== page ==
Robotic/Laparoscopic Adrenalectomy

Robotic Laparoscopic Adrenalectomy
Robotic Laparoscopic Adrenalectomy

Adrenal tumours are relatively rare but can be the cause of medical symptoms like hypertension, excessive sweating, palpitations, weight gain, headaches and water retention as a result of excess hormone production. These "functional" or hormone-secreting tumours include pheochromocytoma, Conn's syndrome, Cushing's tumour and adrenal cancer. Adrenal tumours may also be non-functional and cause no symptoms; these are picked up from incidental screening. For patients diagnosed with small adrenal tumours less than 6 cm, they no longer need open surgery to remove them. Laparoscopic and robotic adrenalectomy are minimally invasive techniques that can now be done safely with faster recovery.

These keyhole approaches have the advantage of less blood loss, less pain, smaller scars and shorter hospital stay. In addition, the robotic method makes the surgery even safer through superior technology consisting of 3-dimensional, 10-times magnified vision and dextrous instruments.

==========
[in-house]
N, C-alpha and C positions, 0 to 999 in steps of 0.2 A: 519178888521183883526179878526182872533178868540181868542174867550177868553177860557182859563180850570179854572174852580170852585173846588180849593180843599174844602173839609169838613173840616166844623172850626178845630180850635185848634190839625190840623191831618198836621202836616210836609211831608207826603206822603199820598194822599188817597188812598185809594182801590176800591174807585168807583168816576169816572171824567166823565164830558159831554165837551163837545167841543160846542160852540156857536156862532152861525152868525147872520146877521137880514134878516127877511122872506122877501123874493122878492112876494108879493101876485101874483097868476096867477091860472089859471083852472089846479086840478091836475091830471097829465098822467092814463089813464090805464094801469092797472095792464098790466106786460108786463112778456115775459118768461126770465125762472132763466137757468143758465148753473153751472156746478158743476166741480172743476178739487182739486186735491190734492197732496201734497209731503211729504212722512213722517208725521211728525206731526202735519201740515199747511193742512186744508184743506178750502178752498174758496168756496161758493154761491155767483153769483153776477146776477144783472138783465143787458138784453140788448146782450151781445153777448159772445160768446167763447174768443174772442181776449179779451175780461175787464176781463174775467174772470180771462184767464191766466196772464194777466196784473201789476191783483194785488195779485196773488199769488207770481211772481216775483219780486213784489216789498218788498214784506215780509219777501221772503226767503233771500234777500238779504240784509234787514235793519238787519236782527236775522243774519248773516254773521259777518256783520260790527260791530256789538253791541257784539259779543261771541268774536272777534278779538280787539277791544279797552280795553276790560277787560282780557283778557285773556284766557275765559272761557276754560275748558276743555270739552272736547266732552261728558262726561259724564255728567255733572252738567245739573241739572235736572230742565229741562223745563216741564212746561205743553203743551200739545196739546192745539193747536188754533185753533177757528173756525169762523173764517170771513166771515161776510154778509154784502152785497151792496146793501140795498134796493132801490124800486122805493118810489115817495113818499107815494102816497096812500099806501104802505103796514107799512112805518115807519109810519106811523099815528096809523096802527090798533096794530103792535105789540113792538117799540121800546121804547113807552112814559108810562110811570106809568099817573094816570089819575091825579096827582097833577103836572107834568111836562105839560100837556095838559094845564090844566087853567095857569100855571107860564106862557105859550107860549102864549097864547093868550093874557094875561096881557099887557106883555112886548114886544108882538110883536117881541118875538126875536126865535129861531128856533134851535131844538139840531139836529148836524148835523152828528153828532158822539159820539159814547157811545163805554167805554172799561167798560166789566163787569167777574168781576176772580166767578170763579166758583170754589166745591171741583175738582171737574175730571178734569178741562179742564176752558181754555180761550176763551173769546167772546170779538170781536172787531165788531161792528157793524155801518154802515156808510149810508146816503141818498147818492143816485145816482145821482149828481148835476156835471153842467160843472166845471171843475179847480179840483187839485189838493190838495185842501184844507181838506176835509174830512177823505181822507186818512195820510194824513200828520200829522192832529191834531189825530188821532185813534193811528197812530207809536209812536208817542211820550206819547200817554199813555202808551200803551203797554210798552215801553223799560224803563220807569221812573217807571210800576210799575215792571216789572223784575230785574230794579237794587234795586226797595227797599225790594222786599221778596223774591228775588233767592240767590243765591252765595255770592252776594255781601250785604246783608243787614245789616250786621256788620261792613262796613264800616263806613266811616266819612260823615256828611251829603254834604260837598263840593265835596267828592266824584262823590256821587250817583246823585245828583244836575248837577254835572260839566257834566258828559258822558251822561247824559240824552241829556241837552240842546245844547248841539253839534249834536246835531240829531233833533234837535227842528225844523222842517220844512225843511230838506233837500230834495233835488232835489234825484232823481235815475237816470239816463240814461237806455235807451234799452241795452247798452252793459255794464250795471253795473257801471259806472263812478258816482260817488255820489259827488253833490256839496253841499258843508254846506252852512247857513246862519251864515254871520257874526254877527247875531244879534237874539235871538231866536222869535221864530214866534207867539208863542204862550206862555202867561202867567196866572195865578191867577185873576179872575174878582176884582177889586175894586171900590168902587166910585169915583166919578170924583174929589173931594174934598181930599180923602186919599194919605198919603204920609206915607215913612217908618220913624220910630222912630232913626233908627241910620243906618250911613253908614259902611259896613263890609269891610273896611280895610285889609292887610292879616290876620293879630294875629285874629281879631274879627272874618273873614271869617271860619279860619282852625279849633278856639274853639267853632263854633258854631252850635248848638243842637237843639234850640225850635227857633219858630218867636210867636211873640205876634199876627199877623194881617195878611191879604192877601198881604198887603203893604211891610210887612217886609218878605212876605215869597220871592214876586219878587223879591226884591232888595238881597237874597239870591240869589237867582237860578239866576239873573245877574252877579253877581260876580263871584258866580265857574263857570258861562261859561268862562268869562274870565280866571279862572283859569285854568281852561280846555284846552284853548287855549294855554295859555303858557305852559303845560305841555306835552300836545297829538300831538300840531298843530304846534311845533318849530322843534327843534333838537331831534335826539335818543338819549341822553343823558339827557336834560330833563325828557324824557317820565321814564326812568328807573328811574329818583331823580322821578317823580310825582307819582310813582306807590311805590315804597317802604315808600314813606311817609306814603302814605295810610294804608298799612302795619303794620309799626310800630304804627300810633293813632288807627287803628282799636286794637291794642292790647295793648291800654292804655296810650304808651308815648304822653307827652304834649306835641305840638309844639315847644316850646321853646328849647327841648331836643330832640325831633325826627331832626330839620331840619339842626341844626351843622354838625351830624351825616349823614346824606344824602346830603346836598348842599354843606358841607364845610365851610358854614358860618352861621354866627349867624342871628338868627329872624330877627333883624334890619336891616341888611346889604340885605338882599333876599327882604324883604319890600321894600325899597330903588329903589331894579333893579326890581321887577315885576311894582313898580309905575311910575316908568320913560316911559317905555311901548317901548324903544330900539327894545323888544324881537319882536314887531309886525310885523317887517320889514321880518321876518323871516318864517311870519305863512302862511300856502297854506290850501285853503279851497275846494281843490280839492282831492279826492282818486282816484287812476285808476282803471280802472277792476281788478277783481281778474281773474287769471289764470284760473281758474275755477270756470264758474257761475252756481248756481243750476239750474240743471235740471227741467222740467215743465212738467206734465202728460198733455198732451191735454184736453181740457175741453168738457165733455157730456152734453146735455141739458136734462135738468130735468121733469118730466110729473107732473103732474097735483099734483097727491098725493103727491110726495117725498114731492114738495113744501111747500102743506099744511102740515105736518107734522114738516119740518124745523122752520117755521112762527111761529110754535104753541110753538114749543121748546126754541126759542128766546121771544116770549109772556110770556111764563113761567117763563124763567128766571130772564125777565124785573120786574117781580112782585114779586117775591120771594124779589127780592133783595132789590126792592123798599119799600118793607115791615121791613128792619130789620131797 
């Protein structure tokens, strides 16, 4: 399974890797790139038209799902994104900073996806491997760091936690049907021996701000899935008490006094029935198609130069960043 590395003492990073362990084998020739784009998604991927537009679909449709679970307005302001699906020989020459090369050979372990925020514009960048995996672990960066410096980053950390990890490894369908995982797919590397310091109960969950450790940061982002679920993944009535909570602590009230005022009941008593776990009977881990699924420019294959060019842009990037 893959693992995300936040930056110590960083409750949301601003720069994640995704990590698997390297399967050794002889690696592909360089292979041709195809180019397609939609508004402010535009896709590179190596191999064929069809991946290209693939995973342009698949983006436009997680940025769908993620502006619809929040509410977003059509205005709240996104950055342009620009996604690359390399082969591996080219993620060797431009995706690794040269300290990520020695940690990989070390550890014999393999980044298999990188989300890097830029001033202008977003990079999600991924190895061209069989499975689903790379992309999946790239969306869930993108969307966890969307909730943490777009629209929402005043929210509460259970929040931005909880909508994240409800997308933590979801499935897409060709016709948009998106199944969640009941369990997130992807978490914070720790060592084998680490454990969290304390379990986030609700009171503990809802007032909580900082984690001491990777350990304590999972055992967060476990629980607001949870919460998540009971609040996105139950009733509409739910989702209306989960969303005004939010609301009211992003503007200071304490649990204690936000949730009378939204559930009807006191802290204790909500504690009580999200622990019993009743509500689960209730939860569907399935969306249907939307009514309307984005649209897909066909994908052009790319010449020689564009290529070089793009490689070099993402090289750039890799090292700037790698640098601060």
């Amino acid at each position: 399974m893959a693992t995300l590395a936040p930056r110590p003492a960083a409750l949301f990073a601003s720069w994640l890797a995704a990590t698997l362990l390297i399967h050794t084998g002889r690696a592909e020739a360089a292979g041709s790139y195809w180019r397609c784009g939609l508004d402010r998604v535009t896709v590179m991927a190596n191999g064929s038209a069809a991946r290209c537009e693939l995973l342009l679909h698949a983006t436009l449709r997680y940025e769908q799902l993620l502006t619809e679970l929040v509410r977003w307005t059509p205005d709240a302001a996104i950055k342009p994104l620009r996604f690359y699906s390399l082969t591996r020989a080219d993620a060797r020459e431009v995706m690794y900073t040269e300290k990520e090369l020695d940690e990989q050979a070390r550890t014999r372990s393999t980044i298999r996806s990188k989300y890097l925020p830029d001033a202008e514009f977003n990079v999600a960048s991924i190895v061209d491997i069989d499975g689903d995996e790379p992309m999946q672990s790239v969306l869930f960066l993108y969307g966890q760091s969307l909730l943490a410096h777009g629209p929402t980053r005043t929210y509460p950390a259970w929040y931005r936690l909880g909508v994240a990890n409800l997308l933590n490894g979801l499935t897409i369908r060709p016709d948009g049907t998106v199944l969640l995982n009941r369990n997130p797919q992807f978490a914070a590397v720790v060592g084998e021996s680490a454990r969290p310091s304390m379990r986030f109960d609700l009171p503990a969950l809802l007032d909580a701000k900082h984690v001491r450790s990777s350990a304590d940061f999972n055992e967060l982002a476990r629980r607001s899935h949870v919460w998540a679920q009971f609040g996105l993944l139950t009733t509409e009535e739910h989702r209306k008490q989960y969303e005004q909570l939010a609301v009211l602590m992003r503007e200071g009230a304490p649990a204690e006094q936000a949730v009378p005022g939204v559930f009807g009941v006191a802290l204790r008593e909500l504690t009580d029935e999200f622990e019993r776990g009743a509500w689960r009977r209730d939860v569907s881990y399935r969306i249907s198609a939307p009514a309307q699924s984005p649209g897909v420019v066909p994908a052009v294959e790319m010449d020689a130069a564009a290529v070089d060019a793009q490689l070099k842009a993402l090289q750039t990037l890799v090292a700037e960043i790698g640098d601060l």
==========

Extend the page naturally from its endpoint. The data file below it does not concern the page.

The surgery takes 3 to 4 hours for standard laparoscopic method, but shorter (< 2 hours) for robotic method. Complications include.

  • bleeding. Blood loss is generally low (< 100 ml) but in the event of major bleeding from large vessel injury, blood transfusion may be needed.
  • blood pressure fluctuations For functional tumours, especially pheochromocytoma and Conn's syndrome, a sudden drop in blood pressure can occur once the adrenal vein is ligated. In addition, for pheochromocytoma, the blood pressure can rise to dangerous levels during handling of the tumour. Such fluctuations in blood pressure can be severe enough to cause strokes and heart attacks.
  • conversion As with all laparoscopic techniques, conversion to open surgery is always possible if excess difficulty or bleeding is encountered. The conversion rate is lower with robotic method.

Desired outcomes:

  • no blood transfusion ( < 1% risk )
  • no excessive blood pressure changes
  • no conversion to open surgery ( < 5% chance )